Humans aren’t the only species at risk from the flu. Canine influenza H3N2 is a highly contagious upper respiratory viral disease spread among dogs, and can infect cats as well. L.A. Animal Services recommends that pet owners consult their dog’s veterinarian and ask if their pet should be vaccinated.
According to Animal Services, the majority of flu-infected dogs can exhibit a cough that persists for 10 to 21 days despite treatment with antibiotics and cough suppressants. Canine influenza H3N2 is spread through coughing, barking, and sneezing, as well as through contaminated objects like kennel surfaces, water bowls, collars and leashes. The virus can remain alive and able to infect other animals on surfaces, clothing, and hands for several hours after initial contact.
The keys to preventing the spread of canine influenza H3N2 virus include:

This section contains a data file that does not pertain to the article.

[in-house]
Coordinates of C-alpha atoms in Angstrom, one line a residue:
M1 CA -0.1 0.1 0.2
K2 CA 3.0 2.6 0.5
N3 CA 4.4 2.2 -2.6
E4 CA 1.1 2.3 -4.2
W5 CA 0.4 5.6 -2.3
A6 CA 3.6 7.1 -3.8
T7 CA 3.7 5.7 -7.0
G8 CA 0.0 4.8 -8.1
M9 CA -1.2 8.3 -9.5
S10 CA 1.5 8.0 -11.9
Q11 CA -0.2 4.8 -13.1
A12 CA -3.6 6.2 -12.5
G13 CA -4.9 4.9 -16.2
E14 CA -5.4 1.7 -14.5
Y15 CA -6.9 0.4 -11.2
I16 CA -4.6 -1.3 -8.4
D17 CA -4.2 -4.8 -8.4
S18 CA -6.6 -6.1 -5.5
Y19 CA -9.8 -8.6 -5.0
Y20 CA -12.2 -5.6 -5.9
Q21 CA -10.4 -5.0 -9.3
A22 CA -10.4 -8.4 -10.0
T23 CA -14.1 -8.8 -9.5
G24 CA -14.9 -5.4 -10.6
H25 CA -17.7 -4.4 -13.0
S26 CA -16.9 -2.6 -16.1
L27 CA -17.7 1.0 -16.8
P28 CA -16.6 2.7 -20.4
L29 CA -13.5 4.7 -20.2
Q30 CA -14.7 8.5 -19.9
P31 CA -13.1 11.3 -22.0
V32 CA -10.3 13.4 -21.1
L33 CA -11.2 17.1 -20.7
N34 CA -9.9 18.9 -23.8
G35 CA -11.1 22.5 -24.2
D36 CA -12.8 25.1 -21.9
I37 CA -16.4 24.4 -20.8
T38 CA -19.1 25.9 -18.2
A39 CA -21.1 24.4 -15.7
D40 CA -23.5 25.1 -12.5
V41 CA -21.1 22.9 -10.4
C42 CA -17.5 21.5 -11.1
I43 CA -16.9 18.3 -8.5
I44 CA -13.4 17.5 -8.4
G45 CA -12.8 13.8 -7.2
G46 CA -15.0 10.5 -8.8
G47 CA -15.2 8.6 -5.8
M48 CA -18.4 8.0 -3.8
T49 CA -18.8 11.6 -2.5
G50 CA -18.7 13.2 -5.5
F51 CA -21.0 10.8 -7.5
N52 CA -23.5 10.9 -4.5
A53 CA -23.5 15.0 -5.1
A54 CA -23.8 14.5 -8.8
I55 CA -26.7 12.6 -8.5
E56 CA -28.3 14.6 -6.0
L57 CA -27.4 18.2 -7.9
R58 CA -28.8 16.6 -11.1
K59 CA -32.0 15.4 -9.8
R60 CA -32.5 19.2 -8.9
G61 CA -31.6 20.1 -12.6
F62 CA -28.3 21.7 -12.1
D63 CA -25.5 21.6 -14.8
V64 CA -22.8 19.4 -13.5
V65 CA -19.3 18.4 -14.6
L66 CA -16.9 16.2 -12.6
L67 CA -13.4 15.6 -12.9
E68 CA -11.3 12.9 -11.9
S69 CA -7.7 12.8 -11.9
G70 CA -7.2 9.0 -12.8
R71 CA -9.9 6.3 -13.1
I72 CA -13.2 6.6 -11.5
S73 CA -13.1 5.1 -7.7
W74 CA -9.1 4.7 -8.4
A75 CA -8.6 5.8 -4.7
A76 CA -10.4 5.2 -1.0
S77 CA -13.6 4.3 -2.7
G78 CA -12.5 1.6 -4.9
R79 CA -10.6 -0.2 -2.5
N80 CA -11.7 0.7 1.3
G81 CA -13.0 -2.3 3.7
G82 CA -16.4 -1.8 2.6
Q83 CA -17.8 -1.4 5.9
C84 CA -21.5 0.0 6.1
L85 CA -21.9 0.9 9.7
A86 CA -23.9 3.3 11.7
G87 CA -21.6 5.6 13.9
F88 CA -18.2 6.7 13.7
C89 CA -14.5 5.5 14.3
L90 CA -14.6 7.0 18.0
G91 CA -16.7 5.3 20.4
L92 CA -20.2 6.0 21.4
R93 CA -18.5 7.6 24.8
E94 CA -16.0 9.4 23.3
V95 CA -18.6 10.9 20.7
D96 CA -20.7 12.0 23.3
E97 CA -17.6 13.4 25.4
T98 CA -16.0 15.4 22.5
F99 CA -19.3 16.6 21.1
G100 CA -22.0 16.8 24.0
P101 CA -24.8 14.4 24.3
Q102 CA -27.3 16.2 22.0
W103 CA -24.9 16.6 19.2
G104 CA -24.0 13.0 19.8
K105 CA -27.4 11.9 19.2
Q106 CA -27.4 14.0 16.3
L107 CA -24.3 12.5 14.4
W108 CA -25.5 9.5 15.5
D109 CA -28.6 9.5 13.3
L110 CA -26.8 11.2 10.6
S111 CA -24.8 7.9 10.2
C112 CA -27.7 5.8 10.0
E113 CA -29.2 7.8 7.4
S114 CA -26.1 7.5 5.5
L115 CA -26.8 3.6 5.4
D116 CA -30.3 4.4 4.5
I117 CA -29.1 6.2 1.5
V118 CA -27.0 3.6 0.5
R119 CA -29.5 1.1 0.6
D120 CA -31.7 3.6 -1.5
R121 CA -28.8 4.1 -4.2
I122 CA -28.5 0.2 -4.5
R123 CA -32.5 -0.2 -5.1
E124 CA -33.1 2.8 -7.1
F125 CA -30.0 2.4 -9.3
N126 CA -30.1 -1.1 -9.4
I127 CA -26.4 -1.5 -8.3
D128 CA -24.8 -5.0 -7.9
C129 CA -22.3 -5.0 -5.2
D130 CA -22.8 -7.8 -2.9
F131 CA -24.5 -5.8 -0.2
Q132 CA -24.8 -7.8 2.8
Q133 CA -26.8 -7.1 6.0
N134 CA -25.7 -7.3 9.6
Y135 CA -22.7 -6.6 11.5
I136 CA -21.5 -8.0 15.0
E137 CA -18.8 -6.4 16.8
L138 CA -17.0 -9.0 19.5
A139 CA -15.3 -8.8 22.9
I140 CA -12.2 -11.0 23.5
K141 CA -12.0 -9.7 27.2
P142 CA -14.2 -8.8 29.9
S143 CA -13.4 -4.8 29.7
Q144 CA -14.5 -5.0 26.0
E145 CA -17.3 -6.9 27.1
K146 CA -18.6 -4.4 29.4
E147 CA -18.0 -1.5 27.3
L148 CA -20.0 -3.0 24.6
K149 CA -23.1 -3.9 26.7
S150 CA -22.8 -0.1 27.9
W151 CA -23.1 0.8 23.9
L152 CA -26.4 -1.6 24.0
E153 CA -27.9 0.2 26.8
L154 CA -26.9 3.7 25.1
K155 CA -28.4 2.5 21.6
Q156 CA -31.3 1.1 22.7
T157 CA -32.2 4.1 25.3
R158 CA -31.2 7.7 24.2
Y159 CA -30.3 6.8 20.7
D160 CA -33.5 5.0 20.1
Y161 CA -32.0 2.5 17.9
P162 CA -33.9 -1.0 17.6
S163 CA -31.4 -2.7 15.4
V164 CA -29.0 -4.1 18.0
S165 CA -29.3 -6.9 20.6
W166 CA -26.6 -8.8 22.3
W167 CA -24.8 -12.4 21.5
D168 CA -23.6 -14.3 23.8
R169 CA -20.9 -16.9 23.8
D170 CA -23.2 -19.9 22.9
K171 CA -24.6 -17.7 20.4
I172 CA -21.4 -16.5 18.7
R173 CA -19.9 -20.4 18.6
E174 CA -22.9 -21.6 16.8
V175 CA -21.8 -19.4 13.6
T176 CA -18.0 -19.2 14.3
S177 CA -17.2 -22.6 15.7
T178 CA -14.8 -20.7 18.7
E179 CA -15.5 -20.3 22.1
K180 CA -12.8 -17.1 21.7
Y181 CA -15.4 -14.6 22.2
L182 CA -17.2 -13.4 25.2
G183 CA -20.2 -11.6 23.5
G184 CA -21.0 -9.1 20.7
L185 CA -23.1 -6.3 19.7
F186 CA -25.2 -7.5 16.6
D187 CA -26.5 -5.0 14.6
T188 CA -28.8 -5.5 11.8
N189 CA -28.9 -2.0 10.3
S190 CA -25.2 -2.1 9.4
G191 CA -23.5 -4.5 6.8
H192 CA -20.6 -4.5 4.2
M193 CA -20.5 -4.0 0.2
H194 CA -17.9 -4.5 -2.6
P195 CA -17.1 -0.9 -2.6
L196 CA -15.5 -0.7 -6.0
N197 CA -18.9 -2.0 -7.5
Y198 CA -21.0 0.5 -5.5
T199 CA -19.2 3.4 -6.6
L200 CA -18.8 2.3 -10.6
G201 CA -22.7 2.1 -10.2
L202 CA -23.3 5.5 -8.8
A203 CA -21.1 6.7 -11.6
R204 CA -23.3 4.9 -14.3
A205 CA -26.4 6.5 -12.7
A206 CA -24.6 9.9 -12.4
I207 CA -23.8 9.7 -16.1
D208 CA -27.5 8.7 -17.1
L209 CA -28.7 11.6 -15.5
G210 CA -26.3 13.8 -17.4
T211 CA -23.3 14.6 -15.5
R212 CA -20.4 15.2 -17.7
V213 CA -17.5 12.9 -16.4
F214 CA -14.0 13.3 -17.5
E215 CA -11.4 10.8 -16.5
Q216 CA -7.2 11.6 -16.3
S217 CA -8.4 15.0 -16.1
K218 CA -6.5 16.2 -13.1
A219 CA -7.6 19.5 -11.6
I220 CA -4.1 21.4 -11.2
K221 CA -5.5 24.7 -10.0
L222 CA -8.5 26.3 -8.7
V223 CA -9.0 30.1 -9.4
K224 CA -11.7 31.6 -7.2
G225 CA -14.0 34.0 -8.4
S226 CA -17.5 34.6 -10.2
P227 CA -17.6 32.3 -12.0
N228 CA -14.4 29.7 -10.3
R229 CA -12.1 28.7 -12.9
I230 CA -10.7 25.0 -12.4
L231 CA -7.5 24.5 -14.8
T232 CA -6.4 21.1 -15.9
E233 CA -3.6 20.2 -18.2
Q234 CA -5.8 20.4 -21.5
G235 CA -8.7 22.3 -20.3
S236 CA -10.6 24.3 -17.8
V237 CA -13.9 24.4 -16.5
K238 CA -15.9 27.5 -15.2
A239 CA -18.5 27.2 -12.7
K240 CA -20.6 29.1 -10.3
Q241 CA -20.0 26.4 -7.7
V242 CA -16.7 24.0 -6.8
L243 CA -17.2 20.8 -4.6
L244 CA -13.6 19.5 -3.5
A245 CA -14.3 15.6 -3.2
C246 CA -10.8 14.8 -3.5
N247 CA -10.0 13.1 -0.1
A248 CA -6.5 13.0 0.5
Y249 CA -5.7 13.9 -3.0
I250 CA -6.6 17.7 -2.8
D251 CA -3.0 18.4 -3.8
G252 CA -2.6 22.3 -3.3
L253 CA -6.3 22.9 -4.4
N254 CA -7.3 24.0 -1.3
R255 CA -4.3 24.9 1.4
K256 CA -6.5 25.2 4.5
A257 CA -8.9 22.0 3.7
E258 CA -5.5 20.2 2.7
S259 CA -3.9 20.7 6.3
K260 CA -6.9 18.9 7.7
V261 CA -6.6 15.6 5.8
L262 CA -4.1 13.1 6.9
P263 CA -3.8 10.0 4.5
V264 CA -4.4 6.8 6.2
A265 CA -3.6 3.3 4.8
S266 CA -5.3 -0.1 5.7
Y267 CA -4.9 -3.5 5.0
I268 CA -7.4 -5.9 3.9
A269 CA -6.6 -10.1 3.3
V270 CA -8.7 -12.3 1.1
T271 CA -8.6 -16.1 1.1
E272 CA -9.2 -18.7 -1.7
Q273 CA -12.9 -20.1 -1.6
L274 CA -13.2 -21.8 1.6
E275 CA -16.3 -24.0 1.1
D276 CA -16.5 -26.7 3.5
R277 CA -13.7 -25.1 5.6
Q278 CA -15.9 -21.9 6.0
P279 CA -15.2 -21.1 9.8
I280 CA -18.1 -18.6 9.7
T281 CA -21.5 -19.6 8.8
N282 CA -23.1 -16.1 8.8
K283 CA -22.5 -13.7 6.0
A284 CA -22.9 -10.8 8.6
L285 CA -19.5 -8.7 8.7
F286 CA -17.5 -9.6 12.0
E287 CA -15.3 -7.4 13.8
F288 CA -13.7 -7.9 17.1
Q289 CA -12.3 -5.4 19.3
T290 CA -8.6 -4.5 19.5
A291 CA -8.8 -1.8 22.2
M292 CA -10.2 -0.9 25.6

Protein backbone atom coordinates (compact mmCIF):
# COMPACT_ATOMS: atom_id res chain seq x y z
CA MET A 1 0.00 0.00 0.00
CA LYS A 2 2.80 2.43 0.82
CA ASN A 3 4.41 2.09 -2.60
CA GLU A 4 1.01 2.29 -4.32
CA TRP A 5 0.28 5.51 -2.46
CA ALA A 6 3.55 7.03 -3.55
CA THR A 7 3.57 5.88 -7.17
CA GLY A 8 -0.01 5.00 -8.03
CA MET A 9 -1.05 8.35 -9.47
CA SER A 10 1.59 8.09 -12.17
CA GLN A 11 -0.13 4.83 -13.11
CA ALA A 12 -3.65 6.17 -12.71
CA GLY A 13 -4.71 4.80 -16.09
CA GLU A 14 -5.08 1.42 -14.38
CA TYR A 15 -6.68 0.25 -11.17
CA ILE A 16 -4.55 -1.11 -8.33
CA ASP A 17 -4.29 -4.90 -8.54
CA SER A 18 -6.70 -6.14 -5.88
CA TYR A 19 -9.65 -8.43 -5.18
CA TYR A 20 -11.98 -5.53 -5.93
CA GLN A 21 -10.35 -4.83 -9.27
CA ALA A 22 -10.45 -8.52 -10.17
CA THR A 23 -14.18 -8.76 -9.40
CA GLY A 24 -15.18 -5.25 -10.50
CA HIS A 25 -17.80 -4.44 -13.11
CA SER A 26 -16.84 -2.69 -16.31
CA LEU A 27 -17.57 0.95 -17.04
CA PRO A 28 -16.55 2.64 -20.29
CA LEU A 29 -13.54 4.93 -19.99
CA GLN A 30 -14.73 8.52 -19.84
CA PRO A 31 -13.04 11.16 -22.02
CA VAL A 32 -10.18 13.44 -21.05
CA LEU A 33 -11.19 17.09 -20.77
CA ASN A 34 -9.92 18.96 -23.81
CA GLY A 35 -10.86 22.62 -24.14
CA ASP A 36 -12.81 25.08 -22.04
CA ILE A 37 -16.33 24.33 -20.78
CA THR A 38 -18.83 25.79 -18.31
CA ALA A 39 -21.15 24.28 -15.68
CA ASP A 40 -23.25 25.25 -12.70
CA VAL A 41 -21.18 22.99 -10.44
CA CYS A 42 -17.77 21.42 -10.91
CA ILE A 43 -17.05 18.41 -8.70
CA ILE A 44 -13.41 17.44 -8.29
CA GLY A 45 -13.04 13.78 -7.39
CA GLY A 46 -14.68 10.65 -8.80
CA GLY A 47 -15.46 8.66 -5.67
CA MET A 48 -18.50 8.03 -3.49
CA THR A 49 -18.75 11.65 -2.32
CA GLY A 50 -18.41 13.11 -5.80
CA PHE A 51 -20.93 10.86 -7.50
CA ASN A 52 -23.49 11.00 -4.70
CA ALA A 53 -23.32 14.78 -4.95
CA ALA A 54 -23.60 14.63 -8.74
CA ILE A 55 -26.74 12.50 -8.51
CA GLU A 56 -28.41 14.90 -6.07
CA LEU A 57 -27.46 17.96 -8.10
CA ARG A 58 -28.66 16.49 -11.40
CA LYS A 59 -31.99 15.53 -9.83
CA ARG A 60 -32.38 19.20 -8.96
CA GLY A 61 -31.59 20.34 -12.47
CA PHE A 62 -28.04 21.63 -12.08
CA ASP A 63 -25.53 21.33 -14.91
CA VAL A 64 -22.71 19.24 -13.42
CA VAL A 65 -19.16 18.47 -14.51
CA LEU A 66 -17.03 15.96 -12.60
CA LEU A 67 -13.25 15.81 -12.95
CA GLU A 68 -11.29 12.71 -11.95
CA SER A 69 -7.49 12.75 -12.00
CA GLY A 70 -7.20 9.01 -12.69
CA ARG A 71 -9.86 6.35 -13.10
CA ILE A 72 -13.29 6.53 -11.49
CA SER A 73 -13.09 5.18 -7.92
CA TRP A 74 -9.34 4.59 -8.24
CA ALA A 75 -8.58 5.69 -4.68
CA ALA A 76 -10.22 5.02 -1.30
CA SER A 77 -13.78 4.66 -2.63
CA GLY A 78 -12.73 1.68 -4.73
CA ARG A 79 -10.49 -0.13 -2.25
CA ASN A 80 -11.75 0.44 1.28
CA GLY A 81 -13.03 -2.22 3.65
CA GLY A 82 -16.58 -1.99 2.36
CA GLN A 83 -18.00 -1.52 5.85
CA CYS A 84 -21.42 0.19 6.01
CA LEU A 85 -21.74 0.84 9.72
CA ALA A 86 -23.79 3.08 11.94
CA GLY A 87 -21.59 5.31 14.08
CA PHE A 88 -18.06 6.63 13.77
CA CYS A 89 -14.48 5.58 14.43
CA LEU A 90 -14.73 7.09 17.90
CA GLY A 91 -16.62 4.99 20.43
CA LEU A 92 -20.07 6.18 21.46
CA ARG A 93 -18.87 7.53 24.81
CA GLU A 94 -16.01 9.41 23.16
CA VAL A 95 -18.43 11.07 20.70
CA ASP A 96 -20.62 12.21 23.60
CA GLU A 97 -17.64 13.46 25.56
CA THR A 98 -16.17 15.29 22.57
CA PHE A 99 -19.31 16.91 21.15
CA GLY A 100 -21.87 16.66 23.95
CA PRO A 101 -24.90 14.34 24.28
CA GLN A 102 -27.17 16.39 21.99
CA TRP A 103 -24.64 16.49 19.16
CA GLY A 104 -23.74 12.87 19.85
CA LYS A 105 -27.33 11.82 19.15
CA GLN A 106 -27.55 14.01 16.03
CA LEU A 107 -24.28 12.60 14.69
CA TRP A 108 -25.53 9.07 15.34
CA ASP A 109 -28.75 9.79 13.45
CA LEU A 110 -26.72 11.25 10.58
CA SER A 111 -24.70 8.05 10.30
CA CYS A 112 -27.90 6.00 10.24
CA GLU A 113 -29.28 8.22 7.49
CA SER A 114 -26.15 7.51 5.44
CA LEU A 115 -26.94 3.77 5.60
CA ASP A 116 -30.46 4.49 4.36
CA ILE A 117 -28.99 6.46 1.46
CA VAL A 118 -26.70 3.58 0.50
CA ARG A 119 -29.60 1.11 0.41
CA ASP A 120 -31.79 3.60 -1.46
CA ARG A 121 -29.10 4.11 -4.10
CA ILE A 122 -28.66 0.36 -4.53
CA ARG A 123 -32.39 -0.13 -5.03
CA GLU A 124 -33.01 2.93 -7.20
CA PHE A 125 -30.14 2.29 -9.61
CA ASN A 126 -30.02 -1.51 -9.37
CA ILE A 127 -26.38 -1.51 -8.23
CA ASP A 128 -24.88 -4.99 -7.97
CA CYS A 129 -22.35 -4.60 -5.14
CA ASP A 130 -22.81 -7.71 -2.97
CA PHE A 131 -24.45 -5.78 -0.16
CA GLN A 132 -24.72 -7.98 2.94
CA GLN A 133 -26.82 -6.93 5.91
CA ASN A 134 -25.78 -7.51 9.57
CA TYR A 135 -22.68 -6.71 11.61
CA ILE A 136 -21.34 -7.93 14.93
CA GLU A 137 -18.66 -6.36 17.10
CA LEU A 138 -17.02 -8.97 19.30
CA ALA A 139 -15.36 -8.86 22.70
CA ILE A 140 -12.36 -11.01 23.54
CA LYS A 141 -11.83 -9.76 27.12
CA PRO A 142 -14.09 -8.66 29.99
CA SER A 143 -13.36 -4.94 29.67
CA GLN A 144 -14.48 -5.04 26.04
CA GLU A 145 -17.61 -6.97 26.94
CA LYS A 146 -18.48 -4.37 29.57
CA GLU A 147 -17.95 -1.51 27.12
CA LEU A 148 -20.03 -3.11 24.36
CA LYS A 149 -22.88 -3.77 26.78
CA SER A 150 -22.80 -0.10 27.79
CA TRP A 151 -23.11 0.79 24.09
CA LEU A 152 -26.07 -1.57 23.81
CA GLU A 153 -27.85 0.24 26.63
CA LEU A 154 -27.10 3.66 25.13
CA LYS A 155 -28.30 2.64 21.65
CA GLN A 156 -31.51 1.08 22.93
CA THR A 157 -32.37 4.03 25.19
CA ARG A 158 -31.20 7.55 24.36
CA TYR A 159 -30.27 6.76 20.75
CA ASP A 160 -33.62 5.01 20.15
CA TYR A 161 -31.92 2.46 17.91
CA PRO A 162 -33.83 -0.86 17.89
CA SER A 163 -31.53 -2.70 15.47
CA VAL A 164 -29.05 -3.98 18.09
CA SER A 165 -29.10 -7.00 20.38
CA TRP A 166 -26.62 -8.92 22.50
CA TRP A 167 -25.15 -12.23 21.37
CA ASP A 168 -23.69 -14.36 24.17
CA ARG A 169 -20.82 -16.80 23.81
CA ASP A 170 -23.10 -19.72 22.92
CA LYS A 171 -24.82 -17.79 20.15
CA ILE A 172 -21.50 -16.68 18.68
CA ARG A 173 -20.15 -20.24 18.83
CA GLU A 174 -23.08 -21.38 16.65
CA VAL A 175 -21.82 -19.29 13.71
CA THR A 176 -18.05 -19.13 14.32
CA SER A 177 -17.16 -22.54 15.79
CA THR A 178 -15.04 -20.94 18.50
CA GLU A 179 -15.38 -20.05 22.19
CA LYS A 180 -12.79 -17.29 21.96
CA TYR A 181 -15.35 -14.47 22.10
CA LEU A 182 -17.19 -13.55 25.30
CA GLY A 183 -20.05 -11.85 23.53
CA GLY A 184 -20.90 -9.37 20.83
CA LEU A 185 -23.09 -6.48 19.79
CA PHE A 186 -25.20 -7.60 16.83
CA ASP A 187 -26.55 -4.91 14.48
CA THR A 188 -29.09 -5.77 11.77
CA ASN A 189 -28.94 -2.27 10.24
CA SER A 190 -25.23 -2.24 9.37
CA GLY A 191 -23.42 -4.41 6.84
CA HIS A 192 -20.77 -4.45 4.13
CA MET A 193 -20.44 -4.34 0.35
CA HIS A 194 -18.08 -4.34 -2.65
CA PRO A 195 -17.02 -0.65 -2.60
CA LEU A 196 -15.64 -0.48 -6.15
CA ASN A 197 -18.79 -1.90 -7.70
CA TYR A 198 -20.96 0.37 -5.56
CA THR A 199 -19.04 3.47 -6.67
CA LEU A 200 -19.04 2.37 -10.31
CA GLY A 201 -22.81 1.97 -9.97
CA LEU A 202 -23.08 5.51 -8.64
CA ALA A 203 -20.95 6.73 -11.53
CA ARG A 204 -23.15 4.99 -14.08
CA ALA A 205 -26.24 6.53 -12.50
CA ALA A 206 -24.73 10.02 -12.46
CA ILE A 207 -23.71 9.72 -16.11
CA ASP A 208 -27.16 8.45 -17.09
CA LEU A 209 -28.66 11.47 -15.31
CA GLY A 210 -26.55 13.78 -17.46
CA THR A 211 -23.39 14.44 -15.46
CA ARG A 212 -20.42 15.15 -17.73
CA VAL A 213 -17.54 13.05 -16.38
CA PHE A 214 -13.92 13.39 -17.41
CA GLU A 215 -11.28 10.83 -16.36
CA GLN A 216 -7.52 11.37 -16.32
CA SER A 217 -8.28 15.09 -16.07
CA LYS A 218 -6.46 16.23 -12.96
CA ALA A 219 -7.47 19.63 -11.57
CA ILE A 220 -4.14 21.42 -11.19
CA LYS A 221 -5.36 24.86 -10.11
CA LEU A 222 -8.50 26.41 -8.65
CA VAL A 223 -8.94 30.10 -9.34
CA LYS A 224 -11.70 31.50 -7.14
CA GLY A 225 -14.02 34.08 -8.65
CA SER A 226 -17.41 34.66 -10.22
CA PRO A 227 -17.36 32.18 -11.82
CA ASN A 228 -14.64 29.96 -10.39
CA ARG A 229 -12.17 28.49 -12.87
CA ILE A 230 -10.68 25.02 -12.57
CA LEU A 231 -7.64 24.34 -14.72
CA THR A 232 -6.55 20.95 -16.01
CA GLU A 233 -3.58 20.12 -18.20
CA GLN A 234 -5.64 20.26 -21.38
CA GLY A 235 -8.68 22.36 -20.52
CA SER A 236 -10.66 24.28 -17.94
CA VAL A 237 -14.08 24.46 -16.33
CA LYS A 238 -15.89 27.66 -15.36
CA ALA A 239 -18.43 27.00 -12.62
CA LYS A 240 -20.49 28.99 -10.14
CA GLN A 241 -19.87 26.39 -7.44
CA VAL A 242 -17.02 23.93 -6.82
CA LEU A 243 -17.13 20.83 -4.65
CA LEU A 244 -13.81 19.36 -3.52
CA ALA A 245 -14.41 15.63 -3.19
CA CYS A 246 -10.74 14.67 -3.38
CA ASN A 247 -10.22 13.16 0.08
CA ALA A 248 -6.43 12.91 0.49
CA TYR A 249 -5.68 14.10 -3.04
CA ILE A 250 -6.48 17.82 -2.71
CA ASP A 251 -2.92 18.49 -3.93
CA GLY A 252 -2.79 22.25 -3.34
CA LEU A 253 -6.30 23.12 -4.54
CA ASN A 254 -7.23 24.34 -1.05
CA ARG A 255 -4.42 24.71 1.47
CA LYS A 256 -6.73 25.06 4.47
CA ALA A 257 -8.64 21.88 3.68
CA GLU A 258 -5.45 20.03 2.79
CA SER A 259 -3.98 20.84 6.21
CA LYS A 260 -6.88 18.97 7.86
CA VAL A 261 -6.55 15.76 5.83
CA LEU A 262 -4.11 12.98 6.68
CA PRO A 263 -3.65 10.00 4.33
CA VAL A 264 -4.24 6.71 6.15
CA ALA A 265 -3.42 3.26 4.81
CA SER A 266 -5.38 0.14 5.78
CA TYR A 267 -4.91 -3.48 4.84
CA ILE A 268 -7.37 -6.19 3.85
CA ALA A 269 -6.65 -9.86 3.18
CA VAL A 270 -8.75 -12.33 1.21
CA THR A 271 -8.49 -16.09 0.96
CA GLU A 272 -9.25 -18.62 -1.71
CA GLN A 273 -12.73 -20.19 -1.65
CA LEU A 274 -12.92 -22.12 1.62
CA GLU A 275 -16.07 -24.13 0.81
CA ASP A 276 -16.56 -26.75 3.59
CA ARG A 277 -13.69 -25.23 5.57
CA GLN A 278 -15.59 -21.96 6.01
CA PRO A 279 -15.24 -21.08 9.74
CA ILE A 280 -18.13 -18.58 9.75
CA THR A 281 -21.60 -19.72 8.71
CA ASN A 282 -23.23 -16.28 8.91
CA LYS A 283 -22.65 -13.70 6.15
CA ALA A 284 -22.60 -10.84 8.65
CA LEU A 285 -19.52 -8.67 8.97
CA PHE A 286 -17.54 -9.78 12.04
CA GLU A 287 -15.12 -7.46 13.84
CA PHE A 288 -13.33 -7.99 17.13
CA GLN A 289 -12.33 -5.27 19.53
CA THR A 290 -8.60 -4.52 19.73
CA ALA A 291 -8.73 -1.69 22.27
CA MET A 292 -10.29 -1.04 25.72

- Vaccinating against canine influenza, which requires two vaccinations, 2-4 weeks apart.
- Washing your hands thoroughly after touching your sick pet.
- Frequently cleaning and disinfecting pet boarding facilities, grooming salons, and veterinary practices.
- Keeping flu infected bowls, toys, leashes, and other equipment away from healthy pets.
In May 2017, L.A. Animal Services began vaccinating all dogs entering City shelters against canine influenza in an effort to protect the shelter dogs and the community. L.A. County Veterinary Public Health recommends that dogs that interact with other dogs should be vaccinated against canine influenza. Dogs that are at the highest risk of contracting the virus are at animal shelters, grooming salons, dog daycares, dog parks and other locations where the animals are in close contact with each other.
If you think your pet has the flu, please keep it away from other animals and contact your veterinarian right away.